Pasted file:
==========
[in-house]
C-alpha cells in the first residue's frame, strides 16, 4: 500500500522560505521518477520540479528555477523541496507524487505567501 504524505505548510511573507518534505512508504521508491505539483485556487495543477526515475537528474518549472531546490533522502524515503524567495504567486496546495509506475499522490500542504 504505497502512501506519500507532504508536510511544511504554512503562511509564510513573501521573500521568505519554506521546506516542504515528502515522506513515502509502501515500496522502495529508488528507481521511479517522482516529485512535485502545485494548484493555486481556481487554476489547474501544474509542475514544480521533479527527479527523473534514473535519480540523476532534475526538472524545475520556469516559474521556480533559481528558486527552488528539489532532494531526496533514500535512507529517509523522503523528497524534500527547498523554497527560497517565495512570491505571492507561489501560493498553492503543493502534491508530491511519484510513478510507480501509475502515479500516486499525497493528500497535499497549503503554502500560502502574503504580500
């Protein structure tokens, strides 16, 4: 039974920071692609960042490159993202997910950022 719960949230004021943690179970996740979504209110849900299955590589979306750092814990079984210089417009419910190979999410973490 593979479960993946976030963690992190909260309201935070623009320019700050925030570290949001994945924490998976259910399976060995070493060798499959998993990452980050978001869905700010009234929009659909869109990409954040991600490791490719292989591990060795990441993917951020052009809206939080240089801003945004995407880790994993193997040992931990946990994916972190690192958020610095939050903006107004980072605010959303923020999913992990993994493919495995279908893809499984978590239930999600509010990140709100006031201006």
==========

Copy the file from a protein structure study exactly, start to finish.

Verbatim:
[in-house]
C-alpha cells in the first residue's frame, strides 16, 4: 500500500522560505521518477520540479528555477523541496507524487505567501 504524505505548510511573507518534505512508504521508491505539483485556487495543477526515475537528474518549472531546490533522502524515503524567495504567486496546495509506475499522490500542504 504505497502512501506519500507532504508536510511544511504554512503562511509564510513573501521573500521568505519554506521546506516542504515528502515522506513515502509502501515500496522502495529508488528507481521511479517522482516529485512535485502545485494548484493555486481556481487554476489547474501544474509542475514544480521533479527527479527523473534514473535519480540523476532534475526538472524545475520556469516559474521556480533559481528558486527552488528539489532532494531526496533514500535512507529517509523522503523528497524534500527547498523554497527560497517565495512570491505571492507561489501560493498553492503543493502534491508530491511519484510513478510507480501509475502515479500516486499525497493528500497535499497549503503554502500560502502574503504580500
């Protein structure tokens, strides 16, 4: 039974920071692609960042490159993202997910950022 719960949230004021943690179970996740979504209110849900299955590589979306750092814990079984210089417009419910190979999410973490 593979479960993946976030963690992190909260309201935070623009320019700050925030570290949001994945924490998976259910399976060995070493060798499959998993990452980050978001869905700010009234929009659909869109990409954040991600490791490719292989591990060795990441993917951020052009809206939080240089801003945004995407880790994993193997040992931990946990994916972190690192958020610095939050903006107004980072605010959303923020999913992990993994493919495995279908893809499984978590239930999600509010990140709100006031201006």